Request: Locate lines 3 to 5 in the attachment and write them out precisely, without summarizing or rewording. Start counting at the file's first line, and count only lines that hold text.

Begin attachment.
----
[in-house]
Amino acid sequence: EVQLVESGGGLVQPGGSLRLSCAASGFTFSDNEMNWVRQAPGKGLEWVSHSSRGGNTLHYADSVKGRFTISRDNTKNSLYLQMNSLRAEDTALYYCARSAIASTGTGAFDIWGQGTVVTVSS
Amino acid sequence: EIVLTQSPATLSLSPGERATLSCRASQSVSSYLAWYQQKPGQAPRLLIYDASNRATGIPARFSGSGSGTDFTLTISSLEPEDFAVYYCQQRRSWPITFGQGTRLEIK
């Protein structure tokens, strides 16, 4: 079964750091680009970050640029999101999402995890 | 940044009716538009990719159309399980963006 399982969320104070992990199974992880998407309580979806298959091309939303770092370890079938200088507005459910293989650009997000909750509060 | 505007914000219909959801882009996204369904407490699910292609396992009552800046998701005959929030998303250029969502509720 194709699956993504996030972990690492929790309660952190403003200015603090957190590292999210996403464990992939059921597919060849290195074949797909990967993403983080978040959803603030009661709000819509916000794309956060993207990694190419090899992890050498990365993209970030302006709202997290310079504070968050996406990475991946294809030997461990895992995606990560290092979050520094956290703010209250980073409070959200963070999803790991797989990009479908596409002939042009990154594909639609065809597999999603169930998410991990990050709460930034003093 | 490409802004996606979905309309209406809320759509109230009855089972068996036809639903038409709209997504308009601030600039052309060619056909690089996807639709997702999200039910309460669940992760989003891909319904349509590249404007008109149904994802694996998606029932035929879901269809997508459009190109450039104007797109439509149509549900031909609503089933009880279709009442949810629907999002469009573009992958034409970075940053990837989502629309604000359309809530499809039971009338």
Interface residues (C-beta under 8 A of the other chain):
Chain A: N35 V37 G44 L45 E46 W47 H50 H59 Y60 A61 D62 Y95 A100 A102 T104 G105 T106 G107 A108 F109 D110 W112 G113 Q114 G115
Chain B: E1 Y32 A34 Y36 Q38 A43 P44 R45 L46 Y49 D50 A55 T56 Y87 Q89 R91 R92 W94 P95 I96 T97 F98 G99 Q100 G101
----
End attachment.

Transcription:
Amino acid sequence: EIVLTQSPATLSLSPGERATLSCRASQSVSSYLAWYQQKPGQAPRLLIYDASNRATGIPARFSGSGSGTDFTLTISSLEPEDFAVYYCQQRRSWPITFGQGTRLEIK
């Protein structure tokens, strides 16, 4: 079964750091680009970050640029999101999402995890 | 940044009716538009990719159309399980963006 399982969320104070992990199974992880998407309580979806298959091309939303770092370890079938200088507005459910293989650009997000909750509060 | 505007914000219909959801882009996204369904407490699910292609396992009552800046998701005959929030998303250029969502509720 194709699956993504996030972990690492929790309660952190403003200015603090957190590292999210996403464990992939059921597919060849290195074949797909990967993403983080978040959803603030009661709000819509916000794309956060993207990694190419090899992890050498990365993209970030302006709202997290310079504070968050996406990475991946294809030997461990895992995606990560290092979050520094956290703010209250980073409070959200963070999803790991797989990009479908596409002939042009990154594909639609065809597999999603169930998410991990990050709460930034003093 | 490409802004996606979905309309209406809320759509109230009855089972068996036809639903038409709209997504308009601030600039052309060619056909690089996807639709997702999200039910309460669940992760989003891909319904349509590249404007008109149904994802694996998606029932035929879901269809997508459009190109450039104007797109439509149509549900031909609503089933009880279709009442949810629907999002469009573009992958034409970075940053990837989502629309604000359309809530499809039971009338």
Interface residues (C-beta under 8 A of the other chain):